Energy Transitions Governance

Published 02 April, 2019

Håvard Haarstad

Professor, Director, Centre for Climate and Energy Transformation, University of Bergen

Siddharth Sareen

Postdoctoral fellow, SpaceLab, Centre for Climate and Energy Transformation, University of Bergen

This Special Issue will be published in conjunction with and following a workshop in Bergen, Norway, 15 – 16 May, 2019.

Energy Transitions Governance

Legitimacy and Accountability in the Governance of Sustainable Energy Transitions

The need to address drivers of climate change and persistent inequity is urgent (IPCC 2018). While responses to both concerns remain insufficient, rapid and massive changes are underway in the energy sector (Falk et al. 2018, Geels et al. 2017). Energy transitions are fuelled by drastic cost reductions in renewable energy, especially solar, and by actions based on recognition of the fossil fuel era as untenable. Sustainable energy transitions scholarship has burgeoned, yet struggled to keep pace with recent changes (Bridge et al. 2013; Sovacool 2014; Markard 2018). Techno-economic analyses of the energy sector are increasingly accompanied by socio-political perspectives (e.g., Cherp et al. 2018; Van de Graaf 2013). It is clear that sustainable energy transitions require material, institutional and relational change towards rapid and deep sectoral decarbonisation in equitable ways (Sareen and Haarstad 2018; Schot and Kanger 2018). Without equity, this historic opportunity for systemic transformation risks cooption by entrenched powerful actors, eager to privilege their own interests, rather than generating essential public benefits under transition (Bickerstaff et al. 2013, Dubash et al. 2018).

Building equity into processes of systemic change requires instituting strong mechanisms that generate public benefits while legitimating new infrastructure and practices (see Tallberg et al. 2018). This special issue aims to catalyze the application of environmental governance insights on accountability and legitimacy along these analytical lines (e.g. Kramarz and Park 2016; Kramarz and Park 2017) within energy transitions research. By calling for work by scholars with an interest in questions of legitimacy, governance and power relations under sectoral change, we seek to promote socio-politically informed studies on the governance of energy transitions at various scales.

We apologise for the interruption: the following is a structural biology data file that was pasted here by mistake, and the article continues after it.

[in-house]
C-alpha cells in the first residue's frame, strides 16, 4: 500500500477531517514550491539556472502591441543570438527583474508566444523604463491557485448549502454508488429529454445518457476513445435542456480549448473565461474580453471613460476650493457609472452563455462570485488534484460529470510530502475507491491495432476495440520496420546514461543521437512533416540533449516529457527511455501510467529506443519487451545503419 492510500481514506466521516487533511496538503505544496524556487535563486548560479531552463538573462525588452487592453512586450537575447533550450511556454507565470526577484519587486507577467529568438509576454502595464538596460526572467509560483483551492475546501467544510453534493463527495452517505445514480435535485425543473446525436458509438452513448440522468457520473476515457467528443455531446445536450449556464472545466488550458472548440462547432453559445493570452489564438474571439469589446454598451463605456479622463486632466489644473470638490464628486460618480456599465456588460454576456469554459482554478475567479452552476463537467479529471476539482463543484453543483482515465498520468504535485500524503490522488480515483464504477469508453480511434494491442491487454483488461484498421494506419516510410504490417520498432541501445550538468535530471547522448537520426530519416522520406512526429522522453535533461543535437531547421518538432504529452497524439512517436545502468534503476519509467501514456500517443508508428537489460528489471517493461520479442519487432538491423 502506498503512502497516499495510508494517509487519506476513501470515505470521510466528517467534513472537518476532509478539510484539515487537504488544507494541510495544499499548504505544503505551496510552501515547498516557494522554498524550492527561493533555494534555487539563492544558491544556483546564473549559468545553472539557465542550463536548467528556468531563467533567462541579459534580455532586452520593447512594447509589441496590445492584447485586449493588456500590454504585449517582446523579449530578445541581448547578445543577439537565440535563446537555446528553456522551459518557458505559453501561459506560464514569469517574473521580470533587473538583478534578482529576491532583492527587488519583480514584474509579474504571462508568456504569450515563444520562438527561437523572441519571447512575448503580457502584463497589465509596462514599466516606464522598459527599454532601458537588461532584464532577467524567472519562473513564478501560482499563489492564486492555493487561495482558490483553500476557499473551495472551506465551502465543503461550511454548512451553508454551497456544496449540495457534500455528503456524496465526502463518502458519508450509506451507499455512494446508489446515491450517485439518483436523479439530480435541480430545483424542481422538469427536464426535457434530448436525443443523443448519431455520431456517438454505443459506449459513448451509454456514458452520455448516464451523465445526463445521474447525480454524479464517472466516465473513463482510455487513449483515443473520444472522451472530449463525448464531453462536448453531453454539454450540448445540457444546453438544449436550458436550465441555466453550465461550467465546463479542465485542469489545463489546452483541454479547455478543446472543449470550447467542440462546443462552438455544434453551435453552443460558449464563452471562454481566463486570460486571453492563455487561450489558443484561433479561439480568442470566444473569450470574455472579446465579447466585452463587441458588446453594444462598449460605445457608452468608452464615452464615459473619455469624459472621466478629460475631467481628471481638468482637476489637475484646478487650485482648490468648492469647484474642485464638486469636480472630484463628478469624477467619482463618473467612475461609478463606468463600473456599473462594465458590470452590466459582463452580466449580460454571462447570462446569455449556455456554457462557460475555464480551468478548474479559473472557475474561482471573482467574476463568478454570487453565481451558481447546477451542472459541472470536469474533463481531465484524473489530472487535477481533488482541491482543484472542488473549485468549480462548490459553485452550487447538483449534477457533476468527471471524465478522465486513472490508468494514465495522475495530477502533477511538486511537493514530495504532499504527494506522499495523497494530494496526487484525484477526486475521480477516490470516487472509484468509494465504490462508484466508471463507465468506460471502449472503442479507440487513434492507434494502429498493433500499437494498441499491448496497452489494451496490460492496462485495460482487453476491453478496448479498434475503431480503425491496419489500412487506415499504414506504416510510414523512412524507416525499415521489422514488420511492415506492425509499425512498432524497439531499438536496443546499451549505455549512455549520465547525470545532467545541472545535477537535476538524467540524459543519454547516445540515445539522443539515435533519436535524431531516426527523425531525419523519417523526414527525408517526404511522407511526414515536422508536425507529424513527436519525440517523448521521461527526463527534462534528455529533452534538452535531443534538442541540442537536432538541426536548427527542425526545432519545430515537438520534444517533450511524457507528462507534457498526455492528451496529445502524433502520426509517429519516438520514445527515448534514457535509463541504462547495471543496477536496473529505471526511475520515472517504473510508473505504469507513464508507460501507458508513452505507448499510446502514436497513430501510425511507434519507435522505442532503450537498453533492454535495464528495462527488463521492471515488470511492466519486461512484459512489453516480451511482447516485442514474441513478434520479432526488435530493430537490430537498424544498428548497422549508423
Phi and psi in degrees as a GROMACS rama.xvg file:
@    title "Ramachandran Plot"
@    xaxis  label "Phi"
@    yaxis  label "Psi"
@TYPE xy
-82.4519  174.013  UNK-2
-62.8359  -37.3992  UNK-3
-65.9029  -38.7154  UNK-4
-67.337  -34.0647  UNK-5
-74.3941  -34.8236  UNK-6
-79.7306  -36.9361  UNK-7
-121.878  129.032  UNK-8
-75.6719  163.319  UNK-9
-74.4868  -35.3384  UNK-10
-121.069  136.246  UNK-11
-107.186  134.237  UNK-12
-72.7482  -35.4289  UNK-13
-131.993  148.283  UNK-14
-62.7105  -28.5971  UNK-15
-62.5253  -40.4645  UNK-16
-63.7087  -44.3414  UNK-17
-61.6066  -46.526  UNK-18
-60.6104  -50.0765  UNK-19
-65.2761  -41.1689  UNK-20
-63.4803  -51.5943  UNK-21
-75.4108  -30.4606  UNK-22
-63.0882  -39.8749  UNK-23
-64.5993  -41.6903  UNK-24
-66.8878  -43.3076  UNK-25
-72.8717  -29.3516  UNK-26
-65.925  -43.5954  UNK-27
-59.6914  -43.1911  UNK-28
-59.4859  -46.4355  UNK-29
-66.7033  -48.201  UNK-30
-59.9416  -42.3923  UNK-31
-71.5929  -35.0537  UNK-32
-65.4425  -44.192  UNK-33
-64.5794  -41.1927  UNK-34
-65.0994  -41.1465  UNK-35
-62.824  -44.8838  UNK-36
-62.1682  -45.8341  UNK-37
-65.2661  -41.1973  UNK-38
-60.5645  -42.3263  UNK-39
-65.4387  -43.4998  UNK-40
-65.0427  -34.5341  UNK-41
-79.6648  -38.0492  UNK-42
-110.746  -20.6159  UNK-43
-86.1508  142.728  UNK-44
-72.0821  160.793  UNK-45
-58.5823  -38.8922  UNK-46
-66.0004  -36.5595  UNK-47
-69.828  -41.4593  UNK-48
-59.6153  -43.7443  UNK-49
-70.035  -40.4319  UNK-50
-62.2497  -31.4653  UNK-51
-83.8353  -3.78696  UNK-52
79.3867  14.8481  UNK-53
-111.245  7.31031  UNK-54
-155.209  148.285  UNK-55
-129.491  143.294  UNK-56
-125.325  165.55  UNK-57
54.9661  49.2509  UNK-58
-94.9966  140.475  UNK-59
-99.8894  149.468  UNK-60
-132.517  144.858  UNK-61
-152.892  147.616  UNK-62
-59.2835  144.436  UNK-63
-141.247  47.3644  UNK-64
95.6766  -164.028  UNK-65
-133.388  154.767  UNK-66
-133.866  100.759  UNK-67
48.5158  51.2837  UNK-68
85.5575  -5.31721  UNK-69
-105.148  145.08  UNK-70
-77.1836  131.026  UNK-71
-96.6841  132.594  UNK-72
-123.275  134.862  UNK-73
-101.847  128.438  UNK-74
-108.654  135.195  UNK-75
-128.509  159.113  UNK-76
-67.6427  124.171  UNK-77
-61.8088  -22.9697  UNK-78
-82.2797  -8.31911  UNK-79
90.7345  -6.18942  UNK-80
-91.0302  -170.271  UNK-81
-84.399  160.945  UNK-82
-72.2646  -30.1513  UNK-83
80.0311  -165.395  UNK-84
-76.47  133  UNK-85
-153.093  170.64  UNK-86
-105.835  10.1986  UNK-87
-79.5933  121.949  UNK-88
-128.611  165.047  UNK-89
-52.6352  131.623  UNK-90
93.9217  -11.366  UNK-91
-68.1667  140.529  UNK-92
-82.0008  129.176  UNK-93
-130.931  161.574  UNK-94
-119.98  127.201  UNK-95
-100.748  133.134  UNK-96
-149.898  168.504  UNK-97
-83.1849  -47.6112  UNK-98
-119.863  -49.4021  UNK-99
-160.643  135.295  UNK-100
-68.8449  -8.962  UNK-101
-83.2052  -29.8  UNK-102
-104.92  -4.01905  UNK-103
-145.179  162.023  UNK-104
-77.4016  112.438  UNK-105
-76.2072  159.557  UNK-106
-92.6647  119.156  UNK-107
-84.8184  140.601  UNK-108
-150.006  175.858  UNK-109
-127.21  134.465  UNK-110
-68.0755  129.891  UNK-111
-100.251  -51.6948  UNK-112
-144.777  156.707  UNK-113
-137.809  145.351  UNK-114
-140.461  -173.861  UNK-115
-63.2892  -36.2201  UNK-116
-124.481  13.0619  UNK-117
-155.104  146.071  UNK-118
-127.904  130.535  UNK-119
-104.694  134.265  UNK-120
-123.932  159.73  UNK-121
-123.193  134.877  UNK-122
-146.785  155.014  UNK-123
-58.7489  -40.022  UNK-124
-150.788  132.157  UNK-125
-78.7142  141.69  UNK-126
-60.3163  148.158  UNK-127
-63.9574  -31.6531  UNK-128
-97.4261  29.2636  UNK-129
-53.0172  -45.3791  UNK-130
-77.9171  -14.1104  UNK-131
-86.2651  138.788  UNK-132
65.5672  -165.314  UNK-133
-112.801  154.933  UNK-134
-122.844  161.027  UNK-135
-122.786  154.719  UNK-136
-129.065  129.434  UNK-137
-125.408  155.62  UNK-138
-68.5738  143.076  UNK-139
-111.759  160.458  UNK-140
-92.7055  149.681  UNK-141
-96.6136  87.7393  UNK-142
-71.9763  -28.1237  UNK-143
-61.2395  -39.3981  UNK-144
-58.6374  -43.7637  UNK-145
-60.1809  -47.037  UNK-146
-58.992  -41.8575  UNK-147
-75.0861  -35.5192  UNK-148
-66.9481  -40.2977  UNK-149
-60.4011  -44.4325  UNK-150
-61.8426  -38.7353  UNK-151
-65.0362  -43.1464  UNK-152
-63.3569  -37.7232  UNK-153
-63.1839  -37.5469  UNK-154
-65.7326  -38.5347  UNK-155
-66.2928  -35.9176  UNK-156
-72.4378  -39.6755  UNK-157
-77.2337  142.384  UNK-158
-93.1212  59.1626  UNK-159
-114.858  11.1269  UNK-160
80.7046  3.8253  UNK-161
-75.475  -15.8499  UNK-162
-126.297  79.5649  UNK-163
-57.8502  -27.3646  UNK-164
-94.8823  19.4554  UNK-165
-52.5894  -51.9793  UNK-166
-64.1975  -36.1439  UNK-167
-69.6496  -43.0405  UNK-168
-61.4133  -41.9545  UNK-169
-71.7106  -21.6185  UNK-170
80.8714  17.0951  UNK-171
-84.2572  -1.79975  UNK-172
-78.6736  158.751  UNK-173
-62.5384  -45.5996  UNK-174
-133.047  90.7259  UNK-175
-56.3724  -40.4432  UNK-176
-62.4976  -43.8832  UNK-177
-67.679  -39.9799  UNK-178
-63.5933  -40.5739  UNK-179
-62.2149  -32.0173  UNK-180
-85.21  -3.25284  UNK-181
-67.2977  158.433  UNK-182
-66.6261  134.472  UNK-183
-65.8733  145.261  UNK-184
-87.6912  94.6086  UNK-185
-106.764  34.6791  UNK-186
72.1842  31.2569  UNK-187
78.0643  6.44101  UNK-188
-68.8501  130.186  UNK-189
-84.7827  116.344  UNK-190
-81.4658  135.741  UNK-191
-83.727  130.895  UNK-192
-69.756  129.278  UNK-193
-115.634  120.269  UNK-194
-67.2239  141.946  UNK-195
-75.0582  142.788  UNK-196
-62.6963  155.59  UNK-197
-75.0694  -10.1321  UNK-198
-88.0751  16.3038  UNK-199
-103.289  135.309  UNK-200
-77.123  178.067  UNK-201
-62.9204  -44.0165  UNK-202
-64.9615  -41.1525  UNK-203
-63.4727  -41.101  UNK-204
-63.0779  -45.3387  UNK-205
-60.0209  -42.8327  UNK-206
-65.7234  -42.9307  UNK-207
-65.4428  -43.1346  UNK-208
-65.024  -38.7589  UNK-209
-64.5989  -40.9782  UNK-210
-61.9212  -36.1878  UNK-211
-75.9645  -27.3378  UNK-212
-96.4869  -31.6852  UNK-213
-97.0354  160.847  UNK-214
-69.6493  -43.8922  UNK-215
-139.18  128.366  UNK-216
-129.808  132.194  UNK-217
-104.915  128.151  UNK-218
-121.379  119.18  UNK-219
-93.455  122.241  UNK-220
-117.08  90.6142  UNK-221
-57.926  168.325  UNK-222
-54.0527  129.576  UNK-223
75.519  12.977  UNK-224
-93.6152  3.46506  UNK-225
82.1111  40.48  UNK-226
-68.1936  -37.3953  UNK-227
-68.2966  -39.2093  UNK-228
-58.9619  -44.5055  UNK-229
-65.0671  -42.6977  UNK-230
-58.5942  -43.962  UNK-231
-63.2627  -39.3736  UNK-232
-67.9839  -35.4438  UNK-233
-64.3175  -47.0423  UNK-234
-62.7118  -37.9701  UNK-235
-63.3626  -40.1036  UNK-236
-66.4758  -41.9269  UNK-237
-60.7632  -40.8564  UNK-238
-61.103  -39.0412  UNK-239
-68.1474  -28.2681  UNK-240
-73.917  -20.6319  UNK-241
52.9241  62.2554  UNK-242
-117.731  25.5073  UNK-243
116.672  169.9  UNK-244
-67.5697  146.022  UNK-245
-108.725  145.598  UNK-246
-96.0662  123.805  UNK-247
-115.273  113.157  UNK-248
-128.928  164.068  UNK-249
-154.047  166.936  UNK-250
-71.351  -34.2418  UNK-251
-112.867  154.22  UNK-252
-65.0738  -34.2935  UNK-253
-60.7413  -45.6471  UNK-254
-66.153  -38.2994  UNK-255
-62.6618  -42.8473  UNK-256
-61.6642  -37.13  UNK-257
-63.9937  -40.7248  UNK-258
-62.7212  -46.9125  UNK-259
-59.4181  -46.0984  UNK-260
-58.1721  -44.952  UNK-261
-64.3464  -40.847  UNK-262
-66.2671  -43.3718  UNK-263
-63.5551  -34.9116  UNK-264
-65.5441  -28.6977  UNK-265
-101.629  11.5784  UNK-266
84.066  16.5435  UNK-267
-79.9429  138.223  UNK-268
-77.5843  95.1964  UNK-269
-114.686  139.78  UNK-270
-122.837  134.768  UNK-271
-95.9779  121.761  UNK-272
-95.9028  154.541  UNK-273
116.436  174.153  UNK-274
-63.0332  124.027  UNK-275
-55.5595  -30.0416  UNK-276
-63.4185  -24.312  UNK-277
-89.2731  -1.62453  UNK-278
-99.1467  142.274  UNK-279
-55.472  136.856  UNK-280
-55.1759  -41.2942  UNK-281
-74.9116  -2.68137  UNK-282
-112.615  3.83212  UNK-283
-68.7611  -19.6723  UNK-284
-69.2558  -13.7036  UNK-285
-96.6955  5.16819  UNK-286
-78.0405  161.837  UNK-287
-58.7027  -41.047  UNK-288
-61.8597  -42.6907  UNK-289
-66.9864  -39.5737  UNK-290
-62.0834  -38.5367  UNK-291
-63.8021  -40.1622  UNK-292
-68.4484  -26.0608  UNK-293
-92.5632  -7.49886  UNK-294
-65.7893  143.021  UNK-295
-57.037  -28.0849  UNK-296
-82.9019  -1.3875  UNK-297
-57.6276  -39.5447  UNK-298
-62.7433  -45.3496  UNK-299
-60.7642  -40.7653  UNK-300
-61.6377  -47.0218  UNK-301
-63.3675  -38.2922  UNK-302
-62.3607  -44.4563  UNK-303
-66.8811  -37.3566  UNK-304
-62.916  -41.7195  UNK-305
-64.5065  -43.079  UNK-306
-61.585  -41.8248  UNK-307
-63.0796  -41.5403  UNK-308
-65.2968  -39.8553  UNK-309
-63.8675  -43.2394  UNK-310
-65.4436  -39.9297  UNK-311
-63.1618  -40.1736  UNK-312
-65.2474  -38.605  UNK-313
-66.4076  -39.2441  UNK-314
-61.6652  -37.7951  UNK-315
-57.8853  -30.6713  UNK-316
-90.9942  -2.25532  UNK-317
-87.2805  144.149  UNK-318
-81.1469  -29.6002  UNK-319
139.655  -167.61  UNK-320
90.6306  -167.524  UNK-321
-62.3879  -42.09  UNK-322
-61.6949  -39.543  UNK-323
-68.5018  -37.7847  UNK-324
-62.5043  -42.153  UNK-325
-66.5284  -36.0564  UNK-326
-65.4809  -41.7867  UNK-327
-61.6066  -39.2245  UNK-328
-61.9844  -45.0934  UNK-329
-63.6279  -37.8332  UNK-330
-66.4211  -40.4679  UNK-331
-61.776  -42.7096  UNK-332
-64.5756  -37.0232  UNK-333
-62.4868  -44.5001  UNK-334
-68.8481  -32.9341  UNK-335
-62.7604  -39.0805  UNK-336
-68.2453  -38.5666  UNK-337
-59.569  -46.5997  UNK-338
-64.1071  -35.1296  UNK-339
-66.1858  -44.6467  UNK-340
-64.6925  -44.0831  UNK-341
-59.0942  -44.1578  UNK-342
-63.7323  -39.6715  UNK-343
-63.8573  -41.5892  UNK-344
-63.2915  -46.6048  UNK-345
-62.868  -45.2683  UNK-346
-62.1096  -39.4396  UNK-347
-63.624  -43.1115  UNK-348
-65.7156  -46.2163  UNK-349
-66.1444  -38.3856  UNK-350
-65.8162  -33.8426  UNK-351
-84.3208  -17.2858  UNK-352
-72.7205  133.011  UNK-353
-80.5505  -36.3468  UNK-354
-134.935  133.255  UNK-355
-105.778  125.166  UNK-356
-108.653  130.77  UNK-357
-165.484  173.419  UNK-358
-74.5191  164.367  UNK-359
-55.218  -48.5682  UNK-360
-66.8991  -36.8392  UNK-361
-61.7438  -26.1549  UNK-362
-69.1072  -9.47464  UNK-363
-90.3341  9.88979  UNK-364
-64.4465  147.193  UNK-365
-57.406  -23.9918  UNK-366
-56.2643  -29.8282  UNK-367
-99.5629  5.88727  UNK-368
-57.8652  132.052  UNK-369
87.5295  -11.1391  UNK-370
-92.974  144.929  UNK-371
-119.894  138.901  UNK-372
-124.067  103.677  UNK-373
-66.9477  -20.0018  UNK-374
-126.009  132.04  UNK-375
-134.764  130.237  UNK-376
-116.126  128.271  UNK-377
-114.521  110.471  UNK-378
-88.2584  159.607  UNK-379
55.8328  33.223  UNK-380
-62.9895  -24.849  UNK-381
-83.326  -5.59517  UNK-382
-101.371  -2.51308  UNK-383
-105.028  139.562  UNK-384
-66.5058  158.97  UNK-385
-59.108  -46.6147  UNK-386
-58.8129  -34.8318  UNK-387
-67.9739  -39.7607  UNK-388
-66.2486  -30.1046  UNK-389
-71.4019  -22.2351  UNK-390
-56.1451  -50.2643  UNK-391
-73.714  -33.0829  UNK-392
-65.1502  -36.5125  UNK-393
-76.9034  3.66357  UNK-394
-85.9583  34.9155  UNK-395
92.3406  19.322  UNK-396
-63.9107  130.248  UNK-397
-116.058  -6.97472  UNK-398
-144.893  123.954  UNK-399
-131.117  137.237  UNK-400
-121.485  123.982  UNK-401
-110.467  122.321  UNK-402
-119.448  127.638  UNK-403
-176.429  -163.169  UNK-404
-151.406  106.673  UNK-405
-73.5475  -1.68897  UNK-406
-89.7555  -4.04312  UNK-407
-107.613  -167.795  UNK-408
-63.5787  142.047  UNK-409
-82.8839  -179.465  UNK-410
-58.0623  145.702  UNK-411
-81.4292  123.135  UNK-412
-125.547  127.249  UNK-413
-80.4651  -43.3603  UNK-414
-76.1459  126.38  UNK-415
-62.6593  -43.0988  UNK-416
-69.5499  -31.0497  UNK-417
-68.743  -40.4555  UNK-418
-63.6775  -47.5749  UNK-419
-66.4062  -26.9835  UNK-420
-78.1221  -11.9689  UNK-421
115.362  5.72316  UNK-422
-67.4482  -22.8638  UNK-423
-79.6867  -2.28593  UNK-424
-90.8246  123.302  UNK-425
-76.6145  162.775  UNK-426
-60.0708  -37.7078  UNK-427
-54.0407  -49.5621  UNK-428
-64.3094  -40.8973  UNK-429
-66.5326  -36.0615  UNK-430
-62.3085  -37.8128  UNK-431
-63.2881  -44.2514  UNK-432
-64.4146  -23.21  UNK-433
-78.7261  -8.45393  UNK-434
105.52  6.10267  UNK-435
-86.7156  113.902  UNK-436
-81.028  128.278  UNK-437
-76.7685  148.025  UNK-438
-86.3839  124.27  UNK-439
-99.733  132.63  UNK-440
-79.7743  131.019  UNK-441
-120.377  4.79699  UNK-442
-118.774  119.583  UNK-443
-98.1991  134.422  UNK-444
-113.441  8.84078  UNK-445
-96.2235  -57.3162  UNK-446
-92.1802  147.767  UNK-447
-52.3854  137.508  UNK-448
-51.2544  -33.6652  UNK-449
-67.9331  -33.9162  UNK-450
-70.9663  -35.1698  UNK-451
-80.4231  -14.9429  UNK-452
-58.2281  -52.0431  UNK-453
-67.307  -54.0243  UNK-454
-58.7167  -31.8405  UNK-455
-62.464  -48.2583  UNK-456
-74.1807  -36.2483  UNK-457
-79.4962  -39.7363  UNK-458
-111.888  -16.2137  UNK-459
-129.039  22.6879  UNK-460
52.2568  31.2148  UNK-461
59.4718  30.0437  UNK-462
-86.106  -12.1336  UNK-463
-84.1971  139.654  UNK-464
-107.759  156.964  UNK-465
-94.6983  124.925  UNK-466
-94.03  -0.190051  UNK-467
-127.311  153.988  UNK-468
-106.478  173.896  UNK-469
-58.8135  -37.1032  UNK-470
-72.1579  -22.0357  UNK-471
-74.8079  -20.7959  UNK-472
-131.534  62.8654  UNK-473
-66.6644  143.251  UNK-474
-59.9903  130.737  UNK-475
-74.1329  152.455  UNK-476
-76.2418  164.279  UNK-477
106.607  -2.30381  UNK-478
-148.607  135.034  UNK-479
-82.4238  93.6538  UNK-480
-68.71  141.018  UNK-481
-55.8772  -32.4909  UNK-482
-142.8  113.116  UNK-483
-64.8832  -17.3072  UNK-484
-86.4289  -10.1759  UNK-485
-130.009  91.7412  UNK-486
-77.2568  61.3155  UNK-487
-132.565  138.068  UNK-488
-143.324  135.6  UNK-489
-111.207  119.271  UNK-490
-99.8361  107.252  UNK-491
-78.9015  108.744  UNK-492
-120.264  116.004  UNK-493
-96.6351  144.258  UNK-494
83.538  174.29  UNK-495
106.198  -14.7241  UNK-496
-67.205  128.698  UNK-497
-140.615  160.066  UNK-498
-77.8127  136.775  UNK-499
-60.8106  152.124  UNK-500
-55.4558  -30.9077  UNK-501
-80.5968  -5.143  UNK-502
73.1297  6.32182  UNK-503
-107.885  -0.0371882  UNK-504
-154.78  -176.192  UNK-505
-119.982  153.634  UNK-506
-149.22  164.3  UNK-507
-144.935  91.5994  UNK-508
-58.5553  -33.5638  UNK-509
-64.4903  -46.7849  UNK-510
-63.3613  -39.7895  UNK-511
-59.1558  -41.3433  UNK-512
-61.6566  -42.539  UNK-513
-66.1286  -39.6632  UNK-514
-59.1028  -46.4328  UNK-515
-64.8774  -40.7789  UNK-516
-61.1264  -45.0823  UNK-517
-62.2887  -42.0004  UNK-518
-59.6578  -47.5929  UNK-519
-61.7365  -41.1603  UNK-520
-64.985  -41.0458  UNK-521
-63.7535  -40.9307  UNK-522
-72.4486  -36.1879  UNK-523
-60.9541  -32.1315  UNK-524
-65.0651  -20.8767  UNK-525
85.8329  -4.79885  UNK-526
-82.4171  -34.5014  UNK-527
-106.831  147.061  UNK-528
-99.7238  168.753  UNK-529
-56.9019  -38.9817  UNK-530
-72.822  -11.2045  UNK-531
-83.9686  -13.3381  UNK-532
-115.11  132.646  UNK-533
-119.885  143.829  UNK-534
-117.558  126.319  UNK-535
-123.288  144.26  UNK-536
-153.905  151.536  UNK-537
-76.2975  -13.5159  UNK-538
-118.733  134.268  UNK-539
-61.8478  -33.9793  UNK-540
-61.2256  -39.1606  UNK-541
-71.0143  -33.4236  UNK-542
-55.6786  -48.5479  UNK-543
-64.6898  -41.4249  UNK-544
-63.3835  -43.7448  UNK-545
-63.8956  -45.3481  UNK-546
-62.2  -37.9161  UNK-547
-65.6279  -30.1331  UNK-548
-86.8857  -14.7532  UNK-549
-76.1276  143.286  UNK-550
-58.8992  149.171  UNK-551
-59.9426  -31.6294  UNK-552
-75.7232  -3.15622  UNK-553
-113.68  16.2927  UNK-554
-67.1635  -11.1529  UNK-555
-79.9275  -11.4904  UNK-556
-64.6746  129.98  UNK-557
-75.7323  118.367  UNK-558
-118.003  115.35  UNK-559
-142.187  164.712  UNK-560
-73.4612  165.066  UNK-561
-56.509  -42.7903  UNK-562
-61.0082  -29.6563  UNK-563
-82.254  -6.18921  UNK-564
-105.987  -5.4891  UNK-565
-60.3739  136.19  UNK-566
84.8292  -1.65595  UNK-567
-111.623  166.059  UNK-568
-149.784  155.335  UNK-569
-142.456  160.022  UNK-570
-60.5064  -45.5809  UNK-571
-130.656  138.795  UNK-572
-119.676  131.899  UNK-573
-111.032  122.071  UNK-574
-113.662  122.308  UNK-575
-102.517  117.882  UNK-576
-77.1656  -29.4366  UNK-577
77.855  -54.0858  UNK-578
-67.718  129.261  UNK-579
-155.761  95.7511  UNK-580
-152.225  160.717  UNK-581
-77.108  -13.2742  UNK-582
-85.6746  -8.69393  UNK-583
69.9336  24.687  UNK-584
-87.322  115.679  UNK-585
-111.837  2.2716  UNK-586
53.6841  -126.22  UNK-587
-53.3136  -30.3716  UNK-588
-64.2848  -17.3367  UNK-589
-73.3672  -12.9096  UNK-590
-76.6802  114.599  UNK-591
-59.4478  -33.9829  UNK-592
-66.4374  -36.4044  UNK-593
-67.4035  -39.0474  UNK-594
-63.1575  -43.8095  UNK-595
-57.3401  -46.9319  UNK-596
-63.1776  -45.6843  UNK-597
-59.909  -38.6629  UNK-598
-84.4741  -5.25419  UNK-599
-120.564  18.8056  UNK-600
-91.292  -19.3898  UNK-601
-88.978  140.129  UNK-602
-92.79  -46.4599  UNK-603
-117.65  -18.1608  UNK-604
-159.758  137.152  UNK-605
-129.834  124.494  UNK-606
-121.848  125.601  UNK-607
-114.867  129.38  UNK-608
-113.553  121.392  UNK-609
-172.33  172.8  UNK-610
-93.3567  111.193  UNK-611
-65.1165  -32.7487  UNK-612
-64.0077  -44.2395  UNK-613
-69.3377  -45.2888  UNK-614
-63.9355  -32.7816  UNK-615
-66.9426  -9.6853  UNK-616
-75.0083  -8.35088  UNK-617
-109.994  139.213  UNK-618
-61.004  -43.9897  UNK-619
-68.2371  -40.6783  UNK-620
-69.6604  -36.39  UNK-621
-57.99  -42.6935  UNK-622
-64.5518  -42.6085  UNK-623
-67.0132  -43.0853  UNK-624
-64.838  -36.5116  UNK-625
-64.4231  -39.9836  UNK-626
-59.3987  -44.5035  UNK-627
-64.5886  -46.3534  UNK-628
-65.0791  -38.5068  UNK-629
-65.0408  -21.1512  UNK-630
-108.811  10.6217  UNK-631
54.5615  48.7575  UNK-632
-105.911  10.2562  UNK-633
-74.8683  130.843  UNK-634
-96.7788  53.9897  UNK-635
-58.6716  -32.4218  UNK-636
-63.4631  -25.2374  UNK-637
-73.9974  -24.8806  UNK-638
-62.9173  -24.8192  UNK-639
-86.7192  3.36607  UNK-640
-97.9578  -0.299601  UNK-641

Energy transitions imply changes in flows of legitimacy, the means through which organisations derive authority and allocate resources (Suchman 1995) in a mutual act of recognition between entities granting and claiming rights (Lund 2016). These legitimation practices can be observed empirically (Kraft and Wolf 2018) to characterise energy transitions. For instance, solar developers legitimate their access to land and grid networks through licenses and permits, and various institutions produce their authority over solar uptake by creating new mandates for such clearances. Such legitimation practices constitute accountability relations: institutions uphold them in order to maintain authority and accountees conform to them in order to benefit. A relational ontology foregrounds mutual interactions between entities over the nature of each entity (Bouzarovski and Haarstad 2018).

Identifying how to strengthen accountability relations between decision-making institutions and energy publics can help institute mechanisms that generate public benefits under transition.

A challenge in current energy governance scholarship worldwide is the number of proliferating frameworks (cf. Sovacool and Hess 2017) and a sense that there is a case to fit any framework. Empirically grounded traditions within environmental governance can make a relevant contribution here to develop a rigorous analytical lens (Smith and Stirling 2010). By studying practices of legitimation – social relations that use accountability as a premise and relationally produce it – this lens will enable us to understand how accountability relations evolve under energy transitions. Such an approach can inform strategies to institutionalize strong accountability and challenge hollow performances of accountability (cf. Bovens 2007). In this time of ‘fake news’ and political lobbying by entrenched fossil fuel interests, this will provide a much-needed fillip for deliberative assessment to drive sanctions on specific issues under sectoral transition. Developing such an evidence-based approach can help institute decarbonisation strategies that simultaneously mitigate climate change and target inequity.

Papers for the Special Issue will enable such ideation and input by focusing, implicitly or explicitly, on the dynamic construction of accountability. Contributors will employ environmental governance concepts to analyze the production and maintenance of institutional authority and accountability relations in the energy sector. In novel ways, they will address what the new configurations of authority and infrastructure being assembled imply for decarbonisation (climate change mitigation) and resource allocation (equity). The analytical development of an approach focusing on accountability relations is key towards bridging conceptual framings and empirical examination of energy governance. We expect this collection to catalyse multi-sectoral and interdisciplinary dialogue within environmental and energy governance scholarship.


This Special Issue will be published in conjunction with and following a Workshop in Bergen, Norway, 15 – 16 May, 2019. Submissions are subject to several rounds of peer review, for which the following deadlines apply:

  • Abstract submission deadline: 10 December 2018